Sinus Infections in Children
Risk Factors for Sinus Infections in ChildrenBecause the nose and sinuses are connected, anything that causes swelling in the nose -- an infection, an allergic reaction, or another type of immune reaction -- can also affect the sinuses. This increases the risk for sinusitis.
A viral upper respiratory infection is the most common reason why a child gets a sinus infection. Other things that increase the risk for sinus infections in children include:
- Allergies (hay fever, seasonal allergies, year-round allergies)
- An obstruction in the nose, such as a polyp or deviated septum
- Infection of the ear or throat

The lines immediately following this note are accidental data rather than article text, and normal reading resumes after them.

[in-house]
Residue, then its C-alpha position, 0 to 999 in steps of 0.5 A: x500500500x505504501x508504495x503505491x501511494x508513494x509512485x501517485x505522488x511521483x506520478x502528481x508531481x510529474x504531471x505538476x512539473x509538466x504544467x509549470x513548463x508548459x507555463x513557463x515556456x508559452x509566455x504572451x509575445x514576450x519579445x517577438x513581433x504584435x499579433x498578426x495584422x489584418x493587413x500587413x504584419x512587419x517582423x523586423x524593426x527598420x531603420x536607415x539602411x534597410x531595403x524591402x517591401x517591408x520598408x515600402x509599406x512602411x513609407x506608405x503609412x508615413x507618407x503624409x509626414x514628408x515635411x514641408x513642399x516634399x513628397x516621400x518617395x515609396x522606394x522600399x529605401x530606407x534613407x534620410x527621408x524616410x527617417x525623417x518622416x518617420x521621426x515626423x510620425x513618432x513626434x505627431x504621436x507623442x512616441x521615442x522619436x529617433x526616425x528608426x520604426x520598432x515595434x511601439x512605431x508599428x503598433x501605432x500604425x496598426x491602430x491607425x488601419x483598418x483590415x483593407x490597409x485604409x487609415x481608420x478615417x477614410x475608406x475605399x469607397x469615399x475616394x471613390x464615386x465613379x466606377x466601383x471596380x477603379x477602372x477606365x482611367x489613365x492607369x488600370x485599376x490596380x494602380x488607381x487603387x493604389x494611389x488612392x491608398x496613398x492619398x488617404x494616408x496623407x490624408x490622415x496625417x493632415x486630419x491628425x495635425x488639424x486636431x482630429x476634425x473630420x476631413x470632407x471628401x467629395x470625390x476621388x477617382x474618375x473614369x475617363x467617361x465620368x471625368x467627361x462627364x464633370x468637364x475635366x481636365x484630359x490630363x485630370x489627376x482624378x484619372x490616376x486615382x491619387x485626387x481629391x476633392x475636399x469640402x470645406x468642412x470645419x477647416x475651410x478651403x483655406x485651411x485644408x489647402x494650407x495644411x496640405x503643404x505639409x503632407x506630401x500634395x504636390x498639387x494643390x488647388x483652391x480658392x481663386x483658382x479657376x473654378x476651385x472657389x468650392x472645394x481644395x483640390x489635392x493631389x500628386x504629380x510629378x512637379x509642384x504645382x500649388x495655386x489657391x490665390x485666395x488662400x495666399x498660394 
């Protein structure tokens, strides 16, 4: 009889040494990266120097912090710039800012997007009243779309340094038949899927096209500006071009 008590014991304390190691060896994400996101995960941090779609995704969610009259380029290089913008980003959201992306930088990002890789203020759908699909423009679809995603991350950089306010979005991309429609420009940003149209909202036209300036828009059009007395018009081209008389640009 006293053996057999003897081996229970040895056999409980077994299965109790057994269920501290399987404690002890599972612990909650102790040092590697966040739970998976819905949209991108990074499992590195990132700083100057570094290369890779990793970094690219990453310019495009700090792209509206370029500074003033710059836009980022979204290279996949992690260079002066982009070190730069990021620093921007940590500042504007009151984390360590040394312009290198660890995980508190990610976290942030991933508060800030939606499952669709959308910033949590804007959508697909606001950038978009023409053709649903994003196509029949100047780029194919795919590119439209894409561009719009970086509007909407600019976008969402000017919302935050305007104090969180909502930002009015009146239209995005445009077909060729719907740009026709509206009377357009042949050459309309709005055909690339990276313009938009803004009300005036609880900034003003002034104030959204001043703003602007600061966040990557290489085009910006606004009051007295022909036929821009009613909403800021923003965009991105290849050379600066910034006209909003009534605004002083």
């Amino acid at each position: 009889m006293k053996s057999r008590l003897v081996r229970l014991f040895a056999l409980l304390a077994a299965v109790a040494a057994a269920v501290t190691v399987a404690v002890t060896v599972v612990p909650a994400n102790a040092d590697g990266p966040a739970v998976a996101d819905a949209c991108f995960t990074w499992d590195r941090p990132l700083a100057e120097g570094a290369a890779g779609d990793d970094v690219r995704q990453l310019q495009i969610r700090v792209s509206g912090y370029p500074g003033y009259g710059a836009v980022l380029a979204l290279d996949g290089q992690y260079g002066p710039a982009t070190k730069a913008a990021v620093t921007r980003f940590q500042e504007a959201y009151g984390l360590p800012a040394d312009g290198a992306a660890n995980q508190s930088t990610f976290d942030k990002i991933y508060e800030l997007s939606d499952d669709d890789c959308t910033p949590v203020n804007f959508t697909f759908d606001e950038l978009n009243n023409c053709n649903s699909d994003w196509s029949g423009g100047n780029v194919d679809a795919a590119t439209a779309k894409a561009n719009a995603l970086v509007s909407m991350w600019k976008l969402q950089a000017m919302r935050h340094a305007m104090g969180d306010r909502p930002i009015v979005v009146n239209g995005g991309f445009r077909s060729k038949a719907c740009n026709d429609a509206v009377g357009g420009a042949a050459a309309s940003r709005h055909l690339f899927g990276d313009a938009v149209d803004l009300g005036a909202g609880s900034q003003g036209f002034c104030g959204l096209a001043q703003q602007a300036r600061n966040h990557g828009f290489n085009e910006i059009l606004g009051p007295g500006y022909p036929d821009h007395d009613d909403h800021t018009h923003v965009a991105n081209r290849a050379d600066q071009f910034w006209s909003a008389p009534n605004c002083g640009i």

- Irritants such as dry air, tobacco smoke, or chlorine
- Certain medical conditions, including cystic fibrosis, primary ciliary dyskinesia, gastroesophageal reflux disease (GERD), and HIV/AIDS
- Sudden changes in pressure, such as a descent in an airplane.
Children in daycare are also more likely to get sinus infections.
Symptoms of a Sinus Infection in ChildrenSigns or symptoms of an acute viral sinus infection in children are similar to those of an upper respiratory infection. They may include:
- Nasal drainage (discharge can be clear, colored, watery, mucus-like, thin, and/or thick)
- Postnasal drip
- Nasal congestion
- Cough (can be wet or dry; occurs during the day; may be worse at night).
When sinuses are infected with bacteria, the symptoms tend to last longer and/or be more severe.
(Click Symptoms of a Sinus Infection in Children to learn more about possible signs of a bacterial sinus infection in children, along with complications that can occur.)